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Last Updated: Monday, 14 May 2007, 10:12 GMT 11:12 UK
Pakistan's press on Karachi violence
As Karachi struggles to recover from two days of politically fuelled violence which have left dozens dead, several Pakistani papers ask questions over the government's handling of the situation.

Others suggest that the country could be headed towards bigger problems and that martial law or emergency rule could be on the cards.


Paramilitary policeman in Karachi
The police have been criticised for inaction

The weekend's deadly events, which reminded one of Karachi's bloody days in the early 1990S, raise several questions and answers are needed.

Why did the police and the (paramilitary) Rangers fail to take action to prevent the carnage? Who ordered the barricading of the city's main artery and several other roads and for what purpose? Who were the heavily armed groups of armed men wandering about boisterously around the city on that fateful day?

What was achieved by preventing the chief justice's reception at the Sindh High Court bar? Is there any truth in the MQM (governing party in Karachi)'s claim that the opposition is out to destabilise the city as part of a sinister conspiracy?

Do the federal and Sindh governments think that what happened on Saturday was in the interest of the country, especially considering that the centre considers Karachi to be the lynchpin of its claimed economic turnaround and ongoing recovery?


One really wonders what political assessment could have persuaded the elements supportive of the government to spoil the calm of the city and prevent those who wanted to receive Chief Justice Iftikhar Muhammad Chaudhry to proceed to the airport and bring him to the Sindh High Court.

The poor arrangements, or rather lack of them, by the government to maintain law and order in the face of dire warnings by political analysts are incomprehensible. They are, apparently, a reflection of its confusion, rather desperation, at the sight of the milling crowds at (the chief justice's) receptions. After being holed up the whole day at the airport that was surrounded by armed gangs and with 10 of the lawyers, who had accompanied him from Islamabad expelled from the airport by the provincial government, the CJ boarded the return flight in protest.


Everybody had predicted at the end of 2006 that 2007 would be a tough year for President General Pervez Musharraf. When he tried to axe the chief justice, world opinion was shell-shocked. No one thought that the general would relapse to his pre-Kargil commando persona.

However, instead of coming back from behind his cover and sorting out the threatening mullahs of Islamabad, he attacked the chief justice of Pakistan. When the lawyers came out to protest all over the country he was angry and began to plan ways of sorting them out. The contrast was breath-taking.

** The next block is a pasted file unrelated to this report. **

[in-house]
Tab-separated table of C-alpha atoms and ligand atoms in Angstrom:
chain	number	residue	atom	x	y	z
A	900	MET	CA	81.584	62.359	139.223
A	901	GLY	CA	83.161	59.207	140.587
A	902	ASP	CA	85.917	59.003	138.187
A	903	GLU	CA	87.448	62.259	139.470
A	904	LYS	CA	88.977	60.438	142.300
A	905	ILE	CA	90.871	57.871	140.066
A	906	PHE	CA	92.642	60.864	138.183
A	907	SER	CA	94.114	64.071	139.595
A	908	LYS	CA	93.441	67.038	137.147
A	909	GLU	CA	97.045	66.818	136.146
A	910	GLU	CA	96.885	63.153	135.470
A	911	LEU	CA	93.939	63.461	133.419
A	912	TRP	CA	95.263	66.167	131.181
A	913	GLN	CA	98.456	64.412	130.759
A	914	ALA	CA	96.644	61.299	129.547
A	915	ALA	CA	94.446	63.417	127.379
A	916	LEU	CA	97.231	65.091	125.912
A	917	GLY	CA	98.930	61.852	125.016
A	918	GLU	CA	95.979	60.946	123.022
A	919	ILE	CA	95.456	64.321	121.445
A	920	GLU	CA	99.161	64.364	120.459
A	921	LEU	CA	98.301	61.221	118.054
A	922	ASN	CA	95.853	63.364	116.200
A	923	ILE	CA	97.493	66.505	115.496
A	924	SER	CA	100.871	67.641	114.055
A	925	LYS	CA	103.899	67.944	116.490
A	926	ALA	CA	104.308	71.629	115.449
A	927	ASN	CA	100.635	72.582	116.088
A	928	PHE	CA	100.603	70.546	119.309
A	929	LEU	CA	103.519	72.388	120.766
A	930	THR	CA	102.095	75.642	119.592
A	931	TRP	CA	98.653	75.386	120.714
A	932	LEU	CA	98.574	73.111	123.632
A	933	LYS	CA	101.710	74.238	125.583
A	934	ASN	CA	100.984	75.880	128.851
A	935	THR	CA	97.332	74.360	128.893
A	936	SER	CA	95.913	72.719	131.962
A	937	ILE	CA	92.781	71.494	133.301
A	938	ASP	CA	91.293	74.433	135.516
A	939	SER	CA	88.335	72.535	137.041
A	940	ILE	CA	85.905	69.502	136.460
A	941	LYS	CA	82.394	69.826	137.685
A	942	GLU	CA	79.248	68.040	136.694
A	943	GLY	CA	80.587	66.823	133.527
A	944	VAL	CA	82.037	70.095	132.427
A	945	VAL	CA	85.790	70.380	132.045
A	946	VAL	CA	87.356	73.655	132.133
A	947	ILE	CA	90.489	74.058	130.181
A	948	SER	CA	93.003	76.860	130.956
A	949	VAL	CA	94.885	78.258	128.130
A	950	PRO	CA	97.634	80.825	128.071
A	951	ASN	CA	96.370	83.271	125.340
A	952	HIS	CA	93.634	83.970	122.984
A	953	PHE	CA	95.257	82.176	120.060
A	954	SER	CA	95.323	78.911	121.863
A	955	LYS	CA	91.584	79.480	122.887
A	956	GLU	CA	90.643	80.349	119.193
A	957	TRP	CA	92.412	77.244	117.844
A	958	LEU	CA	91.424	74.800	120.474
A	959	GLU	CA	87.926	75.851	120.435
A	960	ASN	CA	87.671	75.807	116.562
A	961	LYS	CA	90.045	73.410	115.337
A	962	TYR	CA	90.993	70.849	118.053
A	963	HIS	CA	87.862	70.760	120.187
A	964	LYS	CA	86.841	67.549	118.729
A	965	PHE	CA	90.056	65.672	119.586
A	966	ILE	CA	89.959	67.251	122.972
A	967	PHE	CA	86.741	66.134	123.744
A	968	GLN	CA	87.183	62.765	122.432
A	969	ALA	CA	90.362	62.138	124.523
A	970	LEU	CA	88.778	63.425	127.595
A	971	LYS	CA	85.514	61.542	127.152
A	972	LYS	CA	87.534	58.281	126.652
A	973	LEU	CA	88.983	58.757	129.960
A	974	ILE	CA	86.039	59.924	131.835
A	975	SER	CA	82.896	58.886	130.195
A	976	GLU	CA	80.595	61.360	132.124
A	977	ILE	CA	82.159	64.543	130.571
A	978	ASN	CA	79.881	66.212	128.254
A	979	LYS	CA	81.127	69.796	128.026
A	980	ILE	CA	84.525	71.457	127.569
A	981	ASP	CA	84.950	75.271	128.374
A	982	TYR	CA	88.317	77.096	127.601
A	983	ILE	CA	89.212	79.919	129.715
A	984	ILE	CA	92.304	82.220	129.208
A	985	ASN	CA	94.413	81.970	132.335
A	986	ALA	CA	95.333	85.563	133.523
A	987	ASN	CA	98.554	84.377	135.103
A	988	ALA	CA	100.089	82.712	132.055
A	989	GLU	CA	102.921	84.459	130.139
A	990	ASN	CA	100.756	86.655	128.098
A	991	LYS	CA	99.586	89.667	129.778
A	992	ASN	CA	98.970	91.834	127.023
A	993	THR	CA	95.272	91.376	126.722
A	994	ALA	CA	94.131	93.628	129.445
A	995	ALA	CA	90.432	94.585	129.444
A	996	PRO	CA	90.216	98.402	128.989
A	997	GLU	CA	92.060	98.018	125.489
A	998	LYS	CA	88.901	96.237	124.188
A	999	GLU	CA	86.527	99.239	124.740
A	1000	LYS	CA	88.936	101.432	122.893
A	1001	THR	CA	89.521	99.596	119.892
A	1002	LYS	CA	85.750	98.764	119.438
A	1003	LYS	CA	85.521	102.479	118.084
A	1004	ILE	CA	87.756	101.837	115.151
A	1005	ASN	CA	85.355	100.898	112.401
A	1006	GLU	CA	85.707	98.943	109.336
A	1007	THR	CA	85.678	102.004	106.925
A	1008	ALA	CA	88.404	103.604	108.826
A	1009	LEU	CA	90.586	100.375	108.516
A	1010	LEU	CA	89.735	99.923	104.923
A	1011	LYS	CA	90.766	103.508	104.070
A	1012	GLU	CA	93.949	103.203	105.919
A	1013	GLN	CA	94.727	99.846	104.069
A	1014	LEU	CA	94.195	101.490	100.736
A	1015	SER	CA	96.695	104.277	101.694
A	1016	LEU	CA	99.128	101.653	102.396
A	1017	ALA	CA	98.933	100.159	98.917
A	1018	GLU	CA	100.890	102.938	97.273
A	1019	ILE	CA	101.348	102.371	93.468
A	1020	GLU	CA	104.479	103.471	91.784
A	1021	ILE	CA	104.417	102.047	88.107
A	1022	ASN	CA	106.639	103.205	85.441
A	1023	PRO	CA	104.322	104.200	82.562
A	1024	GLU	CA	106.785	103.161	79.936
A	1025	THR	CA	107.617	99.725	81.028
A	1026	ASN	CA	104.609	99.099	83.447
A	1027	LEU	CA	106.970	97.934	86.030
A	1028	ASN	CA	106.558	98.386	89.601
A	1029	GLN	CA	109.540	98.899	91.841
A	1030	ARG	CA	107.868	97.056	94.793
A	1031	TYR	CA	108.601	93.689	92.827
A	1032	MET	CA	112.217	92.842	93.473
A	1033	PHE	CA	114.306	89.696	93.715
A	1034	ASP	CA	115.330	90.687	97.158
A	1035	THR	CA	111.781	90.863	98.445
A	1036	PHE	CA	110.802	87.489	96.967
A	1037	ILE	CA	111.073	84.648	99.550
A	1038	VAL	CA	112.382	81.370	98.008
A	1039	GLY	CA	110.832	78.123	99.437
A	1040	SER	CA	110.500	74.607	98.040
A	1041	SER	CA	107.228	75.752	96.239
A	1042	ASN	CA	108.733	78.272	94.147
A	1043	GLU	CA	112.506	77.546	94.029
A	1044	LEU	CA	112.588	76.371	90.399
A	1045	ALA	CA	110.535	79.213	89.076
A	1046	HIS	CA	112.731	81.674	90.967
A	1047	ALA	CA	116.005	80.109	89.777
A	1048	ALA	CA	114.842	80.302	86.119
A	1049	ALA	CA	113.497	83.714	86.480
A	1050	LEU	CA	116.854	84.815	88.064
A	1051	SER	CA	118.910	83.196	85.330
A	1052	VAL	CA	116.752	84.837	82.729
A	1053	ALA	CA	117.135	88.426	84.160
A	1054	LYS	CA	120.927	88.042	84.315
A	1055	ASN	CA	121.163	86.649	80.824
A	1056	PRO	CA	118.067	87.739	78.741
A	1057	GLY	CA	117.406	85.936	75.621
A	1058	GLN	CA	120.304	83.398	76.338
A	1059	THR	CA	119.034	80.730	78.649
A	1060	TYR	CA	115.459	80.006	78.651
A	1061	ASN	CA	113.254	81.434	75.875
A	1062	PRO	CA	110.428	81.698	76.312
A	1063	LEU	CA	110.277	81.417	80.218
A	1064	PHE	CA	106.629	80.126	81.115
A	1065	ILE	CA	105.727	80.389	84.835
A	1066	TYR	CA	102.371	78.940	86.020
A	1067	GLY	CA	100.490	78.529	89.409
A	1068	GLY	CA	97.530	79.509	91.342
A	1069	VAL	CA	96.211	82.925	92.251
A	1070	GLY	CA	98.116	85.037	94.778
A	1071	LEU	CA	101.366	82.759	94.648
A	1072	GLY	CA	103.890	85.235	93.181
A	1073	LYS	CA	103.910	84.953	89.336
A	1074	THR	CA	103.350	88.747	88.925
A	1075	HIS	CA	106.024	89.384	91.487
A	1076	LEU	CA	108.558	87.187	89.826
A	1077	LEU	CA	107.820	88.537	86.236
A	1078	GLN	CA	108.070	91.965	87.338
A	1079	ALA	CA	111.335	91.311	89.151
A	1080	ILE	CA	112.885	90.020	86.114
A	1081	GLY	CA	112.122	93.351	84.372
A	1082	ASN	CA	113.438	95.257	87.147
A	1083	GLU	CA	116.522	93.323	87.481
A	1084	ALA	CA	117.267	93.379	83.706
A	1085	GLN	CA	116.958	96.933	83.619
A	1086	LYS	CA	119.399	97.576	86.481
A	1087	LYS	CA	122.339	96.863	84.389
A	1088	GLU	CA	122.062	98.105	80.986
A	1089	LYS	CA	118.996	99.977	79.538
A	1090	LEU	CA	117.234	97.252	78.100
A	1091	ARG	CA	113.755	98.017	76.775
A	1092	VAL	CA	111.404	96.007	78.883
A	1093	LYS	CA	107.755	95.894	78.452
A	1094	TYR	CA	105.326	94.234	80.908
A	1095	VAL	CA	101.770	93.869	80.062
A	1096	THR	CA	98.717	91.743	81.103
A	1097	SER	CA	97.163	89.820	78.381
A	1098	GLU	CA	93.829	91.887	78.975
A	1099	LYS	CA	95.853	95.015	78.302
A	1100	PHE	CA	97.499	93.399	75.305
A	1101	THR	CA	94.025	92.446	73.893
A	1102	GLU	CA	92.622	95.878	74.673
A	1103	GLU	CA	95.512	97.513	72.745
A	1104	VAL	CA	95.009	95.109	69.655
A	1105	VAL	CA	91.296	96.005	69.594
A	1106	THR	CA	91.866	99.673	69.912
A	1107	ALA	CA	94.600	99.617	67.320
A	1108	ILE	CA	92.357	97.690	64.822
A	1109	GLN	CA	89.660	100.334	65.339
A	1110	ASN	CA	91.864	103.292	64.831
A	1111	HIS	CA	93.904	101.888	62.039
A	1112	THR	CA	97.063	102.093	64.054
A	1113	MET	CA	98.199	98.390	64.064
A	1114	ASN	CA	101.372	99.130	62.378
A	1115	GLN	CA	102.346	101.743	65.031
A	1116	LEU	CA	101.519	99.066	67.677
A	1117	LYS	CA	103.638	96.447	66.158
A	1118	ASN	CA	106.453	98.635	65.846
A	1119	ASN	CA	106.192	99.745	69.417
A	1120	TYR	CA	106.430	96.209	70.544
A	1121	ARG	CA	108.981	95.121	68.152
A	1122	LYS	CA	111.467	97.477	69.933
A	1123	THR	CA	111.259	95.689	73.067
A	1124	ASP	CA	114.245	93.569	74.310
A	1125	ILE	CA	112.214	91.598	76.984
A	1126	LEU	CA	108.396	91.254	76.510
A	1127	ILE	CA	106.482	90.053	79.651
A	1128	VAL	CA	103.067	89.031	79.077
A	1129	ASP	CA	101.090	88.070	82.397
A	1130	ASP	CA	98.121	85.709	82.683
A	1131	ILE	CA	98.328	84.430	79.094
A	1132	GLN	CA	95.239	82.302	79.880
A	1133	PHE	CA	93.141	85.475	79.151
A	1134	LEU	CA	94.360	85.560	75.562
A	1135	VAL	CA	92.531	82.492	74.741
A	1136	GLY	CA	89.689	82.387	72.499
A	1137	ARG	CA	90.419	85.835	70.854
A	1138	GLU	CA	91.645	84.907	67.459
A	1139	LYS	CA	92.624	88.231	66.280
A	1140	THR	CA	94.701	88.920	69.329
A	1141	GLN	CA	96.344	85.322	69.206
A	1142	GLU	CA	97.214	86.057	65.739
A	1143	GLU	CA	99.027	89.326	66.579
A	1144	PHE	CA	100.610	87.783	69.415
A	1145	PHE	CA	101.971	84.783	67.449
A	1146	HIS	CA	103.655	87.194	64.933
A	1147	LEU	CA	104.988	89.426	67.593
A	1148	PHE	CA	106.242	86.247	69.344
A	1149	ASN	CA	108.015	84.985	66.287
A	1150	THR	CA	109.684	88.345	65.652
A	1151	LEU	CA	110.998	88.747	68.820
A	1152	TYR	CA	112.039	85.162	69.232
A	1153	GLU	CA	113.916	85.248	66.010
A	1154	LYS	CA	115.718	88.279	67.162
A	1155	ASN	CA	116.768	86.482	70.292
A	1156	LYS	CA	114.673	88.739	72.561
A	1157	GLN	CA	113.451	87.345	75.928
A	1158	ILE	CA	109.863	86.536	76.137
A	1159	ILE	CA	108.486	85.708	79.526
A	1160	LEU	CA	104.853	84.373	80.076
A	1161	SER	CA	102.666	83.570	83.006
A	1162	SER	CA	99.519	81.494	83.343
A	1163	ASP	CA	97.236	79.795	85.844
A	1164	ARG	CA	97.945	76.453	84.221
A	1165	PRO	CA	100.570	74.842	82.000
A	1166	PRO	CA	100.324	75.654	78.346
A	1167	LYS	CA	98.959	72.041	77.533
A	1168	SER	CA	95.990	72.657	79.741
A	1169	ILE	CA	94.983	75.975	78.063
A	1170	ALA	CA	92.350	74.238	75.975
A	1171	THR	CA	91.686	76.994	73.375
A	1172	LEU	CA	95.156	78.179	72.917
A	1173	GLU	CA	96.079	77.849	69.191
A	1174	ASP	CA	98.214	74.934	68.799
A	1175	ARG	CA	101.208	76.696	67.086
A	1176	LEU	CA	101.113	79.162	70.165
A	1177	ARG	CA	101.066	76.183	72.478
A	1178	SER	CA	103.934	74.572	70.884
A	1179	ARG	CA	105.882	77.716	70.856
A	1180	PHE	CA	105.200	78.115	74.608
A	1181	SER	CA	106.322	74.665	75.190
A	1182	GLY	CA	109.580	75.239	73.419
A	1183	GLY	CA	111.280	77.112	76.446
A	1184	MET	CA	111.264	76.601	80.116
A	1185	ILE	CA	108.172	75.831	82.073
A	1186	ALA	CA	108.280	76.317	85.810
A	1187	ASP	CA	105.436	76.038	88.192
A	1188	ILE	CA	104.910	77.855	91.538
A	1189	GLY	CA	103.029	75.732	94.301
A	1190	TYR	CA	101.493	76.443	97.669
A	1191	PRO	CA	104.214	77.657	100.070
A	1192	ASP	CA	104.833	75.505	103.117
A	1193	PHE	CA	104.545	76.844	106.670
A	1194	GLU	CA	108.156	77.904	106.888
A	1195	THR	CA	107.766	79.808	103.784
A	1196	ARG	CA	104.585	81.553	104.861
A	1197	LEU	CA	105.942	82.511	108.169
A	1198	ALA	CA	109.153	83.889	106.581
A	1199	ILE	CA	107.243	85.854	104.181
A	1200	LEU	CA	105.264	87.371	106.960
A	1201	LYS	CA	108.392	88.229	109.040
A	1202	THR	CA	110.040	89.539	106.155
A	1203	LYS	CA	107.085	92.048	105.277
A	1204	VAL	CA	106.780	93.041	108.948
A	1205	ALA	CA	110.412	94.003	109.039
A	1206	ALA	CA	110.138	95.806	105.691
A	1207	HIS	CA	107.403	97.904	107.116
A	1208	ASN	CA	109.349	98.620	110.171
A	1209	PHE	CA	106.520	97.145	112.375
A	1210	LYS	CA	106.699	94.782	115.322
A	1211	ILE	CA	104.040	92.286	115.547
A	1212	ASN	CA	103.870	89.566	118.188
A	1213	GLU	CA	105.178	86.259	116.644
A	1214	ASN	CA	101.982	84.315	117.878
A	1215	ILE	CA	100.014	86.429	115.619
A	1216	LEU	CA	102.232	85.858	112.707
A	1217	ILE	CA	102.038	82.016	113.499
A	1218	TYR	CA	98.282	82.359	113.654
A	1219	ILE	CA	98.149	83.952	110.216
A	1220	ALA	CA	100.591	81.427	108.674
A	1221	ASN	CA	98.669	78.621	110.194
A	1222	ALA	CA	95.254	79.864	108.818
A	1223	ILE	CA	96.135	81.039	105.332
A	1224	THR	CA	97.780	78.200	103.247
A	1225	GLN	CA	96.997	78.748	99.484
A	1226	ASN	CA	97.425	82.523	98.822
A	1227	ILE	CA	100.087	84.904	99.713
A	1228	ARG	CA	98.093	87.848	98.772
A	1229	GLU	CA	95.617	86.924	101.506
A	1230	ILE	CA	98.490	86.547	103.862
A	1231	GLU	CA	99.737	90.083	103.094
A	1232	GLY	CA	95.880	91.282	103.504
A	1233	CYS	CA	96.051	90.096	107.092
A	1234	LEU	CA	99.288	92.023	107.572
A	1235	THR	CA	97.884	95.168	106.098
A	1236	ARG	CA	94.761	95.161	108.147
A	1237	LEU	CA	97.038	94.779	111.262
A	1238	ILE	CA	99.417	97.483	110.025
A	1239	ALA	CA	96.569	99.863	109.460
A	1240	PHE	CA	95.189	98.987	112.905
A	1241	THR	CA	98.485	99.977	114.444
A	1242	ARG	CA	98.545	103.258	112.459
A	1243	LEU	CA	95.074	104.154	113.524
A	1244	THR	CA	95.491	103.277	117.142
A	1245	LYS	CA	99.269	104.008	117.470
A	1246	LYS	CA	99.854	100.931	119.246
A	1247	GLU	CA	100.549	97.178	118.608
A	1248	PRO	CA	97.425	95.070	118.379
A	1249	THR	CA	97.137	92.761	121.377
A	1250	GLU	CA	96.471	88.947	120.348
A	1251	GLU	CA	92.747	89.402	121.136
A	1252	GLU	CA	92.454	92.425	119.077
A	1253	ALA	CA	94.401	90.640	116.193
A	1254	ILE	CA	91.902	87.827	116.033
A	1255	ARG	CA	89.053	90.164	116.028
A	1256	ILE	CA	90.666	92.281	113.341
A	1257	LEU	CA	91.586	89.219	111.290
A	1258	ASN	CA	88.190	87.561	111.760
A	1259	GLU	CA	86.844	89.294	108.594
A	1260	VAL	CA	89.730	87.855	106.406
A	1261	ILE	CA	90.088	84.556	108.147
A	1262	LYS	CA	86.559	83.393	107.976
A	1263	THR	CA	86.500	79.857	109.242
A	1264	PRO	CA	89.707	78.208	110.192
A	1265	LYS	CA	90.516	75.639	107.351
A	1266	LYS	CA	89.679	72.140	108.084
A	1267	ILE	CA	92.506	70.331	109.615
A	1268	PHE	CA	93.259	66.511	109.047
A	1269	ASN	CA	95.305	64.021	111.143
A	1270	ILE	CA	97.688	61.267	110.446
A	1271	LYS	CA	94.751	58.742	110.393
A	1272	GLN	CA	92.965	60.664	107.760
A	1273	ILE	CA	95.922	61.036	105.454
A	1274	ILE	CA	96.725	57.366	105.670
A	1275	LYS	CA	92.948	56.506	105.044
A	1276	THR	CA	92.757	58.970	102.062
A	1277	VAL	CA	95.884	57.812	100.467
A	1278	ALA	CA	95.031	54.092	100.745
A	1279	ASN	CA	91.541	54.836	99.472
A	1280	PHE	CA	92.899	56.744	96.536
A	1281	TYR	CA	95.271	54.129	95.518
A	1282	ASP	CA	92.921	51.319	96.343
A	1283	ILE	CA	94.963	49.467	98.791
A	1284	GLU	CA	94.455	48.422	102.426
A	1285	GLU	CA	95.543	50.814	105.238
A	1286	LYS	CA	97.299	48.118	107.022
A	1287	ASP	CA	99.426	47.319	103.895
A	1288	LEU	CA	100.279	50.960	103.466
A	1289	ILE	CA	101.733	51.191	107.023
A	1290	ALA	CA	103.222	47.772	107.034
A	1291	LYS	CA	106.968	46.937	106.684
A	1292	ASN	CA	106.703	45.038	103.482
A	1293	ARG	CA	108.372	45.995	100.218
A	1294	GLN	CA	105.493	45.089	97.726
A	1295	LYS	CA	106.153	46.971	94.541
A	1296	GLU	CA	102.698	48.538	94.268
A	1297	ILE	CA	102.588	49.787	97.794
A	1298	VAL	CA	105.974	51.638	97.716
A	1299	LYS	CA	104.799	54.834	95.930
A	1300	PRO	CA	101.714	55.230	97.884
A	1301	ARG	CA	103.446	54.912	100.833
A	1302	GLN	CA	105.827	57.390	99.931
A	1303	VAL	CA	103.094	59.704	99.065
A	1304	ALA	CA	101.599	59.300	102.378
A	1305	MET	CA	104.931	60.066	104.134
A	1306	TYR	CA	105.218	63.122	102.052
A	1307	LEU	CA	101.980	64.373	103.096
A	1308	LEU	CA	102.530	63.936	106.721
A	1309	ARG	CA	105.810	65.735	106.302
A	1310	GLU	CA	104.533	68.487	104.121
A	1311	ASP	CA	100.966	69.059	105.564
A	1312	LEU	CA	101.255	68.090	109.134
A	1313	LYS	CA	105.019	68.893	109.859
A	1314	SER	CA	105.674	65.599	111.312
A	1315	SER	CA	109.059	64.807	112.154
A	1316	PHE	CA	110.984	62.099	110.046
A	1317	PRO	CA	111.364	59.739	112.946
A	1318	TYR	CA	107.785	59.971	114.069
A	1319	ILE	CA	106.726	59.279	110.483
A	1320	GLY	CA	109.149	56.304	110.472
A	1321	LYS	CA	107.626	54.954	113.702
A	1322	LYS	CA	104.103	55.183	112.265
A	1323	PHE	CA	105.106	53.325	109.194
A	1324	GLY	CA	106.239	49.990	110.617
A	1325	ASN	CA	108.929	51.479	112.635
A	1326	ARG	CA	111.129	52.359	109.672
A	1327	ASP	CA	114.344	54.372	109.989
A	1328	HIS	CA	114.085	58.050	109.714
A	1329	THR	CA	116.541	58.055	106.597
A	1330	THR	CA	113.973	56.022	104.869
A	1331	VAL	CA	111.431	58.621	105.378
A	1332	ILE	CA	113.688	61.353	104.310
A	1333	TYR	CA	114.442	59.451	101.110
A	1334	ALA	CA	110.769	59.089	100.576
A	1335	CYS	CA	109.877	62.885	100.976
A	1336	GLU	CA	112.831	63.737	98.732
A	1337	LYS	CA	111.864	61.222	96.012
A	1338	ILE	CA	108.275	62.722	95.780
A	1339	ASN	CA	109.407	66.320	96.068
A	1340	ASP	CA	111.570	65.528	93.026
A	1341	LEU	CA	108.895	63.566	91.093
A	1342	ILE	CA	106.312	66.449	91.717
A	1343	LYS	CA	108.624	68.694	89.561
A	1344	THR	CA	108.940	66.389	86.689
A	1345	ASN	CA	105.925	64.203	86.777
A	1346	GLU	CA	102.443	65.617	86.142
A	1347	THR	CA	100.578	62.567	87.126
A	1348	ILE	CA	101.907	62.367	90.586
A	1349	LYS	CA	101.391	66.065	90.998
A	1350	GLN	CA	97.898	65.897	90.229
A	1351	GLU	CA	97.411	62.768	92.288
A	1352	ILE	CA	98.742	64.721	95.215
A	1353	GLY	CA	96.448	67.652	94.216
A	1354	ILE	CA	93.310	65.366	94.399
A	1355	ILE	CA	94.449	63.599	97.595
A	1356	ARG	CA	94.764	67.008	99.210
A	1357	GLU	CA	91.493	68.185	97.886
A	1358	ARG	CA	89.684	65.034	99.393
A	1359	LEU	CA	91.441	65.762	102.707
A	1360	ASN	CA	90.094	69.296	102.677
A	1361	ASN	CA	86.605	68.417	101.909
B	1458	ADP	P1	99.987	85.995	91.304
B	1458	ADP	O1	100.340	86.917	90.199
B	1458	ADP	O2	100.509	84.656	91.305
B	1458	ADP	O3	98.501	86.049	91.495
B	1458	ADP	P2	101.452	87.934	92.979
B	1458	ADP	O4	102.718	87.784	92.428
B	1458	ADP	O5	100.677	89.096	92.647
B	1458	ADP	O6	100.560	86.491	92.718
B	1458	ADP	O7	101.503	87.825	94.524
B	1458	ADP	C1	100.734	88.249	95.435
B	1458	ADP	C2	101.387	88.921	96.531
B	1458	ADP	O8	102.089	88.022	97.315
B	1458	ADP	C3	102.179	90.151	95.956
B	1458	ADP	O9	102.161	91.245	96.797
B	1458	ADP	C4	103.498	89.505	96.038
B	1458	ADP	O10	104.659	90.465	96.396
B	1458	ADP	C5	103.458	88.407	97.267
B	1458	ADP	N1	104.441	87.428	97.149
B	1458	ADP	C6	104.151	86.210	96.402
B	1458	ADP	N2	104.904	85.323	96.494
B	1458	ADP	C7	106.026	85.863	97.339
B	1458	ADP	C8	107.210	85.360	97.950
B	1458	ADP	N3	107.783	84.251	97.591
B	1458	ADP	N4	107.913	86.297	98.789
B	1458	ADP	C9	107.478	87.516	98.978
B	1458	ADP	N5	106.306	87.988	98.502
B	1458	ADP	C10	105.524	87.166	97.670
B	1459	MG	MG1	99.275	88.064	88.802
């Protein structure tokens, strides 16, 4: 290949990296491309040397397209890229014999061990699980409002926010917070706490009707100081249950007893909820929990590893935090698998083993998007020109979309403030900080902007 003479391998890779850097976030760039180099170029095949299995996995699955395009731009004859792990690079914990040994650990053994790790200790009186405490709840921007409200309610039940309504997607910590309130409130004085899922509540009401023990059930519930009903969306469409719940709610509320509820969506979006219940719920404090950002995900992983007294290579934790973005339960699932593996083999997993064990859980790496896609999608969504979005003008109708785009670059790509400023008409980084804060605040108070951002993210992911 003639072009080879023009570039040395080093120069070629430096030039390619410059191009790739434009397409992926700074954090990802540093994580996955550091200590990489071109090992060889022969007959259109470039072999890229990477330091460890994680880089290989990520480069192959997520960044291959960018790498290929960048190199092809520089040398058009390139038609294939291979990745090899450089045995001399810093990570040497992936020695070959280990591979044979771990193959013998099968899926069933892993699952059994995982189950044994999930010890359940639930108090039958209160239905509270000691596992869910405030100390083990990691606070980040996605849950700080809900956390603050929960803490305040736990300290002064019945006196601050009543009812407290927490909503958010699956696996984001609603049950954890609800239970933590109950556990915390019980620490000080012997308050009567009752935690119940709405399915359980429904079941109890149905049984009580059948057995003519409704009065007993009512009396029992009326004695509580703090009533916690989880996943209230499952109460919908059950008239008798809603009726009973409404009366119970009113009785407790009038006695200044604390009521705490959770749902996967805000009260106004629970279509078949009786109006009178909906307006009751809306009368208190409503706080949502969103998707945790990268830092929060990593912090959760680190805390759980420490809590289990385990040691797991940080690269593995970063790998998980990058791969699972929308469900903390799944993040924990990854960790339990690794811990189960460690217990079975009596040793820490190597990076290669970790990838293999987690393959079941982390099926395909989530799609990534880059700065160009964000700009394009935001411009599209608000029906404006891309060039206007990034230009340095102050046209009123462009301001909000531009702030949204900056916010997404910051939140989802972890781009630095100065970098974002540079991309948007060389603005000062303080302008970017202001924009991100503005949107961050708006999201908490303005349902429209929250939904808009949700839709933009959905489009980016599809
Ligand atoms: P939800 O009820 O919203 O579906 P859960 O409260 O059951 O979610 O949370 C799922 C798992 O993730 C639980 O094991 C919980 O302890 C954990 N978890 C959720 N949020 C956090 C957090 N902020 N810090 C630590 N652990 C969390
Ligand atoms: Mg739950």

The protest spiralled after that and became a movement. The cashiering of the chief justice could not be rolled back democratically because the opposition parties supported the judge and politicised the issue. In Lahore he took the pulse of the public reaction and in Karachi he sanctioned brutal action to stop the chief justice in his tracks, leaving more than 40 dead. This is even more irrevocable than the dismissal of the chief justice.

JANG - Karachi

The protection of the life and property of citizens is the responsibility of the state. If such conditions are created where this is not possible, what is the common man supposed to do?

On Saturday, those who witnessed the dance of fire, death, blood and terror on the streets of Karachi will always remember 12 May with a memory of horror and fear. There have been complaints that the security personnel did not perform their roles and did nothing to stop this game of blood. The provincial home minister has said that if the law-enforcing agencies had stepped in there would have been more bloodshed as the assailants would be provoked even more.

It has been reported that when the law-enforcers did arrive at scenes of battles between armed groups, there were so outnumbered and out gunned that they could do nothing. It has also been reported that at many points in the city, the police were without arms.

These facts are in contradiction to government claims that all possible measures had been taken to protect the life and liberty of the citizens.


Karachi is the commercial capital of Pakistan, all the ethnic groups of the country live here, and any trouble in the city sends a shock wave through the entire country. The point at which matters are currently, certain quarters are calling for the imposition of martial law or emergency in the country, which is not out of question. The opposition has called for a nation wide strike and if the situation is not brought under control, the country could be heading up a dead end street.

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